art classes and, as I said, have been watching a lot of decorating shows!
If you get BBCAmerica, watch a few episodes of 'Changing Rooms.' Their
web site has a *lot* of colorful examples, too. These people are *not*
afraid of color!
Not everything appeals to me, but if an episode description mentions
"Moroccan," take a look.
You might also look up some references to "Williamsburg" color
schemes. These feature rather strong dusty blues, greens, and rose
It may take 2 coats of 'light' to cover a 'vivid', but paint decisions
Well, I've painted most of my house in "darker" colors. I think it looks
great - I get sick of looking at bland neutrality (I had a hard time
convincing the wife - but after it was done she really liked it). My house
is a colonial so perhaps it is more conducive to that type of painting?
Anyway - my living room has a dark blue horizontal paneling to the chair
rail (The paneling is tongue and groove pine) and a darker red from there to
the ceiling which is white. I stick with semi gloss paints as the more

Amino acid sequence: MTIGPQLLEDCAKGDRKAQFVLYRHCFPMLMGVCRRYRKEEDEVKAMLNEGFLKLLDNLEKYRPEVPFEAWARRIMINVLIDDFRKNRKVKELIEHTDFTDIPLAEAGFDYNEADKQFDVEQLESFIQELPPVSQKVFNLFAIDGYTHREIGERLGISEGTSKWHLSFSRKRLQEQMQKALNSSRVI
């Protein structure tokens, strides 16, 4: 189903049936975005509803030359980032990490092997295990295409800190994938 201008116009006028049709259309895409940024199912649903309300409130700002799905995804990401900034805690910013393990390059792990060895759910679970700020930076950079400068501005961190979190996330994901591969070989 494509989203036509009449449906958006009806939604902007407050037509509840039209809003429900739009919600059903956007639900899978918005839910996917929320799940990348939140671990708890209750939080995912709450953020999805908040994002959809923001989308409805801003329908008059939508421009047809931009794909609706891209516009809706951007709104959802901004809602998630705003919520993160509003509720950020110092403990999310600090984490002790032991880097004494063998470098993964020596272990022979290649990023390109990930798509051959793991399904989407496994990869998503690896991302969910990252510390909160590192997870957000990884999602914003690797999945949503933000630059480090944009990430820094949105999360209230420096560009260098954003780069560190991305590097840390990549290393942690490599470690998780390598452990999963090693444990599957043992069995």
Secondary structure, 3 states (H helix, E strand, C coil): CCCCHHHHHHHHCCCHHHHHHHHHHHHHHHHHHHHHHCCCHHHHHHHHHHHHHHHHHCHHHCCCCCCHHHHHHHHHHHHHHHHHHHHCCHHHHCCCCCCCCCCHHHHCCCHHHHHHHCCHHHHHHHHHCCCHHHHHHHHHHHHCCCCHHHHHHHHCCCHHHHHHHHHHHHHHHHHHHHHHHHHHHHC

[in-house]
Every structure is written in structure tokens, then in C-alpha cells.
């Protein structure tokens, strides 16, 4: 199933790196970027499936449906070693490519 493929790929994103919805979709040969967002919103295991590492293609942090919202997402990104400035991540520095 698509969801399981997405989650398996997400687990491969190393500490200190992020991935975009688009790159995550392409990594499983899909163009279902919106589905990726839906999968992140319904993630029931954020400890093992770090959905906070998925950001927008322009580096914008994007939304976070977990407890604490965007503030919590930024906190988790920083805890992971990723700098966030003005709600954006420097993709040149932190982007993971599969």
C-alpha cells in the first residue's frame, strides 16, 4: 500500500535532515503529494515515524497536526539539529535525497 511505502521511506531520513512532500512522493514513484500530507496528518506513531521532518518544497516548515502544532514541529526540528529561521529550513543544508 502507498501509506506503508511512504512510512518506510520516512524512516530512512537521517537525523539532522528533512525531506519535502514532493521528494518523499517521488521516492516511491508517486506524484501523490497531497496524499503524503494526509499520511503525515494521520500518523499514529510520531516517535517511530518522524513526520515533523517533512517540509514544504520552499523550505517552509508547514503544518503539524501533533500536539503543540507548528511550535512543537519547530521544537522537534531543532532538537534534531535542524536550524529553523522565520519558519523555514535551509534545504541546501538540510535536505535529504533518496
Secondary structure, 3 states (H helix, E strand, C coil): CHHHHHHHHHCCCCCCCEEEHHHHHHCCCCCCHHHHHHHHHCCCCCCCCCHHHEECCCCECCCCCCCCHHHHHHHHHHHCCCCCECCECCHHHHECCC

glossy the paints get the worse I feel the darker colors appear. At night
the room just "feels" real warm with the lamp light not being really
reflected off a glossy wall. I also utilized a border atop the chair rail
around the room which, I think, greatly adds to the transition. The border
I had picked before the paint and had the paint store match the blue to the
In my son's room I painted the bottom portion of the room dark blue (A
different shade then the living room - and painted from the floor to the
bottom of the window sill. I had the paint store match the blue to the blue
in the paper) and then papered the top with a white paper that had red,
yellow and blue squares, triangles and circles. I then put a sesame street
border between the paint and the paper.
In my room I did a similar treatment I painted the bottom portion of the
wall red (Different then the living room color - I had the shop match the